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  1. JDK
  2. JDK-8259710

Inlining trace leaks memory



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        We see C-heap leaking, originating in C2:

        1434777 [0x00007f58214af461] stringStream::stringStream(unsigned long)+0x55
        1434778 [0x00007f5820c6db3e] Compile::PrintInliningBuffer::PrintInliningBuffer()+0x6c
        1434779 [0x00007f5820c724f1] GrowableArrayWithAllocator<Compile::PrintInliningBuffer, GrowableArray<Compile::PrintInliningBuffer> >::grow(int)+0x163
        1434780 [0x00007f5820c7160e] GrowableArrayWithAllocator<Compile::PrintInliningBuffer, GrowableArray<Compile::PrintInliningBuffer> >::insert_before(int, Compile::PrintInliningBuffer const&)+0x82
        1434781 [0x00007f5820c6aaf2] Compile::print_inlining_push()+0x70

        accumulating over the course of days to some hundred MB at a customer site where inline tracing was active.


        To build up a comprehensive inlining trace, c2 keeps trace snippets in an internal list and assembles them at print time. These are stringStream's, contained in PrintInliningBuffer:

        GrowableArray<PrintInliningBuffer>* _print_inlining_list;
          class PrintInliningBuffer : public ResourceObj {
            CallGenerator* _cg;
            stringStream* _ss;

              : _cg(NULL) {
              _ss = new stringStream();

            void freeStream() {
              _ss->~stringStream(); _ss = NULL; }

        With JDK-8224193, stringStream was changed to use C-heap instead of ResourceArea for its internal buffer. This means one cannot just omit stringStream destruction anymore - even where stringStream objects themselves live in RA, their internal buffers don't, they live in C-Heap. To clean up properly, ~stringStream() must be called.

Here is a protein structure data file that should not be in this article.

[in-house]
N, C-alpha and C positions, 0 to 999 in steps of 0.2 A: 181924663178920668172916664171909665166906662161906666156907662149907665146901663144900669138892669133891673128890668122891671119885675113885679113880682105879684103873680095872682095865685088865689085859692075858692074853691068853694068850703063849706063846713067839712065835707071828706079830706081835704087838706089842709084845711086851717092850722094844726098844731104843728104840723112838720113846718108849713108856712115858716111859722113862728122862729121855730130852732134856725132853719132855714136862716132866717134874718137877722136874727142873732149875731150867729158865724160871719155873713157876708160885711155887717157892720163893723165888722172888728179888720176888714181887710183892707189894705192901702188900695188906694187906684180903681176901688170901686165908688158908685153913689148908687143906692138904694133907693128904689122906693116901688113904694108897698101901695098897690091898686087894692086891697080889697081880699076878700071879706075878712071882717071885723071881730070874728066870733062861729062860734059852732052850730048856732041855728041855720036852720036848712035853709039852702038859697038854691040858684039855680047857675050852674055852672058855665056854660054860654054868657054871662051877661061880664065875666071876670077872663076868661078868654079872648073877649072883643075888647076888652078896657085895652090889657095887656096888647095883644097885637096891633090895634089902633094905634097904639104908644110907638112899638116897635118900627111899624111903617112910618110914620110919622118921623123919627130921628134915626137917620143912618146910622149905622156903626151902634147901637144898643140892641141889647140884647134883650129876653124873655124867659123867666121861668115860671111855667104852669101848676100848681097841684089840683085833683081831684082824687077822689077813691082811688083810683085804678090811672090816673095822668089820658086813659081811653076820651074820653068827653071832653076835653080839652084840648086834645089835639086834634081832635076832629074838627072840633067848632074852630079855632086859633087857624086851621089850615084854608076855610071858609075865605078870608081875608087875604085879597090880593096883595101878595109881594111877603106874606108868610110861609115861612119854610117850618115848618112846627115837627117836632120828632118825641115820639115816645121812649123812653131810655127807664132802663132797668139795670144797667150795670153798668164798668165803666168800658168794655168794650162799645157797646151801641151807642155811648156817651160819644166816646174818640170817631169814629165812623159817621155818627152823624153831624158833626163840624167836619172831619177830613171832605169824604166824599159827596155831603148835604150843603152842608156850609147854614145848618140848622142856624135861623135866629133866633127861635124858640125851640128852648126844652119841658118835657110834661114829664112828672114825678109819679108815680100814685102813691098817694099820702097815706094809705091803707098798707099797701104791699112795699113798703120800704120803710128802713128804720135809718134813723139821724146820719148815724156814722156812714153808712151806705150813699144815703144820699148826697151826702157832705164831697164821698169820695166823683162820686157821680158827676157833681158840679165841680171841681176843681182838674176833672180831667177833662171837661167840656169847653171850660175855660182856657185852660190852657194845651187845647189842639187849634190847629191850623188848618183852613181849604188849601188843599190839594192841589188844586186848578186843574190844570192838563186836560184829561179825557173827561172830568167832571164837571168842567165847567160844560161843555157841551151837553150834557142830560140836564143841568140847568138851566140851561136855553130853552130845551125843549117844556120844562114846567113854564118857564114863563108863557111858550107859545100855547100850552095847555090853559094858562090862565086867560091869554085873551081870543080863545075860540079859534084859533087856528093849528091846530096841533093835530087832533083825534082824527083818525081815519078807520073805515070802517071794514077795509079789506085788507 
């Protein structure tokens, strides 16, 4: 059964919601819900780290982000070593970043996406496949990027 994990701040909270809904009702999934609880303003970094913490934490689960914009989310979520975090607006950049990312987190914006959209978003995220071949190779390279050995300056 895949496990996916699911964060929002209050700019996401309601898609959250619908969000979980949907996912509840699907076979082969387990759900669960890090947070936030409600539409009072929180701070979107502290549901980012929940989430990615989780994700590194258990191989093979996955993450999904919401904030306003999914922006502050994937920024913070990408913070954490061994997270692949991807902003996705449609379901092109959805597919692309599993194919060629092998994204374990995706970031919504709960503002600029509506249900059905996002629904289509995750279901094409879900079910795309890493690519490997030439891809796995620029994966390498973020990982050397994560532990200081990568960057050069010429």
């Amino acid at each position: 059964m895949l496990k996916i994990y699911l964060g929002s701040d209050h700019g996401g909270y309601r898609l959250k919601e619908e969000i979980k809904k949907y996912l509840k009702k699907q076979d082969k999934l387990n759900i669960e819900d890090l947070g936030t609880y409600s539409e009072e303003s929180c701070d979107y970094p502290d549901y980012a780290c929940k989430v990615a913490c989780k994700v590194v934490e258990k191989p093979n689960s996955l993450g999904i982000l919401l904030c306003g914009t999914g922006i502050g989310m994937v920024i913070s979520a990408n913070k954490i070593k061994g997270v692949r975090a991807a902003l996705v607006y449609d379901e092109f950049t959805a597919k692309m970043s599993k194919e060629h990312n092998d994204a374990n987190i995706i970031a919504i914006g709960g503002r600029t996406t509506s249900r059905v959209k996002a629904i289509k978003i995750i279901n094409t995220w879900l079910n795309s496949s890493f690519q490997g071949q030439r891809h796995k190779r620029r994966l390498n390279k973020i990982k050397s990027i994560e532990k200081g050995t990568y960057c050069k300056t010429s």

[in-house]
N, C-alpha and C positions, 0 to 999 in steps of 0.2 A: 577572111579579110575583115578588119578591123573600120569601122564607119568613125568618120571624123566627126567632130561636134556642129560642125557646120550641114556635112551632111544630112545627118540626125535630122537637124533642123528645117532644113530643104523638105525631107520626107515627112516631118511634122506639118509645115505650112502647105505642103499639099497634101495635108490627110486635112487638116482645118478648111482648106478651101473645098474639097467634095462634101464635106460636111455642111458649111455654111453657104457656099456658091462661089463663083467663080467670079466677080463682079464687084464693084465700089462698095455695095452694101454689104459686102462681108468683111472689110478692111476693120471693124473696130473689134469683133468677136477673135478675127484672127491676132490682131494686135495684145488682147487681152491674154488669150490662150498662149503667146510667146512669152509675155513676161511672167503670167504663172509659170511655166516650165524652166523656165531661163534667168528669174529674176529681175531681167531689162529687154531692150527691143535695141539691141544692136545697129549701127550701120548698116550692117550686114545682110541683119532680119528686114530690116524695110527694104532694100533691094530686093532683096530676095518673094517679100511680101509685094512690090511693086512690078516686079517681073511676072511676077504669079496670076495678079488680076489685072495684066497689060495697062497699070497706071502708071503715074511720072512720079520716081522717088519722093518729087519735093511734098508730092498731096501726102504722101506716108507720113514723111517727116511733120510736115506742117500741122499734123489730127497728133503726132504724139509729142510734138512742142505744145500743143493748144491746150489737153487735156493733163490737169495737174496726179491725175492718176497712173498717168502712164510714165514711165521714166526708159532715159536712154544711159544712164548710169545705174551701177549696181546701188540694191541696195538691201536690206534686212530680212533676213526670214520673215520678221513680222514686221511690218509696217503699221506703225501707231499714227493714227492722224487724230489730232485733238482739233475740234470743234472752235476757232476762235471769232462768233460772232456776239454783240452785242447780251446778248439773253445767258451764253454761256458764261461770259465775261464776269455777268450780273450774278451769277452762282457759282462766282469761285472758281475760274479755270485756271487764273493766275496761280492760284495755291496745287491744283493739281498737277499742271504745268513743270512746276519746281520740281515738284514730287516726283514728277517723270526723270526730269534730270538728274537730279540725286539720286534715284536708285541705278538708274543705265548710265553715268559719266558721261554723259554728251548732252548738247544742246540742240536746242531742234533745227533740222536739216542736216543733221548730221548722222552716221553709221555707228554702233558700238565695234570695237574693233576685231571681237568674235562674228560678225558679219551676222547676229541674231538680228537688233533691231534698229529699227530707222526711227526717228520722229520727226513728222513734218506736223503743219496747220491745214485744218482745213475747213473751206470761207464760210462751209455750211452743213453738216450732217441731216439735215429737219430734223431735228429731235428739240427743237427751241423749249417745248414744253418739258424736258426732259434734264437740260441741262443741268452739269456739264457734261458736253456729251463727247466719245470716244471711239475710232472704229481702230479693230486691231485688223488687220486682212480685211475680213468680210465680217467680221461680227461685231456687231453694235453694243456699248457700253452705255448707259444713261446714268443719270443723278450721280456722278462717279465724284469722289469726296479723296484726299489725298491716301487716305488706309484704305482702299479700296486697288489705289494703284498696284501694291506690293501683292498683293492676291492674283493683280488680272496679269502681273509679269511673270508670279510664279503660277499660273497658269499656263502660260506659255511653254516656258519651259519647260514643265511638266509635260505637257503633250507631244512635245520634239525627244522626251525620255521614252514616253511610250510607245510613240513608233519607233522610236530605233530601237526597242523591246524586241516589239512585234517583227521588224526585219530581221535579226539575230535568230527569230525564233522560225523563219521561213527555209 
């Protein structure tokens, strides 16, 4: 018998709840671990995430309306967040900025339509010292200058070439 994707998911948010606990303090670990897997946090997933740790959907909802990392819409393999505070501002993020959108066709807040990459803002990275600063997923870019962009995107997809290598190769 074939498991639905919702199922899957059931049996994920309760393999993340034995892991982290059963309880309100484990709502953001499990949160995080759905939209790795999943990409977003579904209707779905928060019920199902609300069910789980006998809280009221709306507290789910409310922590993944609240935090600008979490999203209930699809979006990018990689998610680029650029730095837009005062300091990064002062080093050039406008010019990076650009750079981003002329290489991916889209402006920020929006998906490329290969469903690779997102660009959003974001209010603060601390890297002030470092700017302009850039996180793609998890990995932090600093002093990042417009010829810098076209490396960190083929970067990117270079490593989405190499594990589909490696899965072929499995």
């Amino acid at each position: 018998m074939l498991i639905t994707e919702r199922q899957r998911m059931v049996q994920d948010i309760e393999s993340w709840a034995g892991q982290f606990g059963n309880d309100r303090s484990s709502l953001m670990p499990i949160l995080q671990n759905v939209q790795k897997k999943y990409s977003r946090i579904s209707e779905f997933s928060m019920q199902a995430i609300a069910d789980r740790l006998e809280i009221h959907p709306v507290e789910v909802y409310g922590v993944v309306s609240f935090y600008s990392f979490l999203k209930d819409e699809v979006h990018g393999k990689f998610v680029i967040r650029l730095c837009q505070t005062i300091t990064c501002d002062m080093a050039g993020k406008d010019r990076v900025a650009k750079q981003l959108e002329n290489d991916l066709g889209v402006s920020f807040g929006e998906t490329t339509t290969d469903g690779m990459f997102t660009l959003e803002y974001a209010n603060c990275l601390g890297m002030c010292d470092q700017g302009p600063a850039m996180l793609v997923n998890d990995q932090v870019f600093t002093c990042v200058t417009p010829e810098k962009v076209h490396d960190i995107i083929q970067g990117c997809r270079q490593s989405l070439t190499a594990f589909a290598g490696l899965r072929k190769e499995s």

Those `PrintInliningBuffer` objects are kept _by value_ in a GrowableArray `Compile::_print_inlining_list`. Normally, if an object is kept by value, it needs to implement correct copy- and destruction-semantics. PrintInliningBuffer does not do that and instead relies on manual cleanup (`PrintInliningBuffer::freeStream()`) - I assume the authors did not want to deal with reference counting the contained stringStream on copying.

        That however is a problem because GrowableArray creates internally temporary objects of the item type to pre-populate its array - its whole capacity - when it grows:

        template <typename E, typename Derived>
        void GrowableArrayWithAllocator<E, Derived>::grow(int j) {

          for ( ; i < this->_len; i++) ::new ((void*)&newData[i]) E(this->_data[i]);
          for ( ; i < this->_max; i++) ::new ((void*)&newData[i]) E(); <<<<<<<
          for (i = 0; i < old_max; i++) this->_data[i].~E();

        this it does for the whole new capacity, which means more objects get created than have been added; if the caller does not fill the GrowableArray up to its capacity, it never knows about the excess objects created. This is normally not a problem since all these objects are destructed by GrowableArray in `void GrowableArrayWithAllocator<E, Derived>::clear_and_deallocate()`. But since PrintInliningBuffer does not implement a destructor, this has no effect.

        PrintInliningBuffer instead relies on manual cleanup of the stringStreams: at the end of the compile phase, it calls `PrintInliningBuffer::freeStream()` on all buffers it thinks are contained in the array:

            assert(_print_inlining_list != NULL, "process_print_inlining should be called only once.");
            for (int i = 0; i < _print_inlining_list->length(); i++) {
              ss.print("%s", _print_inlining_list->adr_at(i)->ss()->as_string());

        but this of course leaves the excess objects untouched (objects whose index is array length >= index >= array capacity).


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                stuefe Thomas Stuefe
                stuefe Thomas Stuefe
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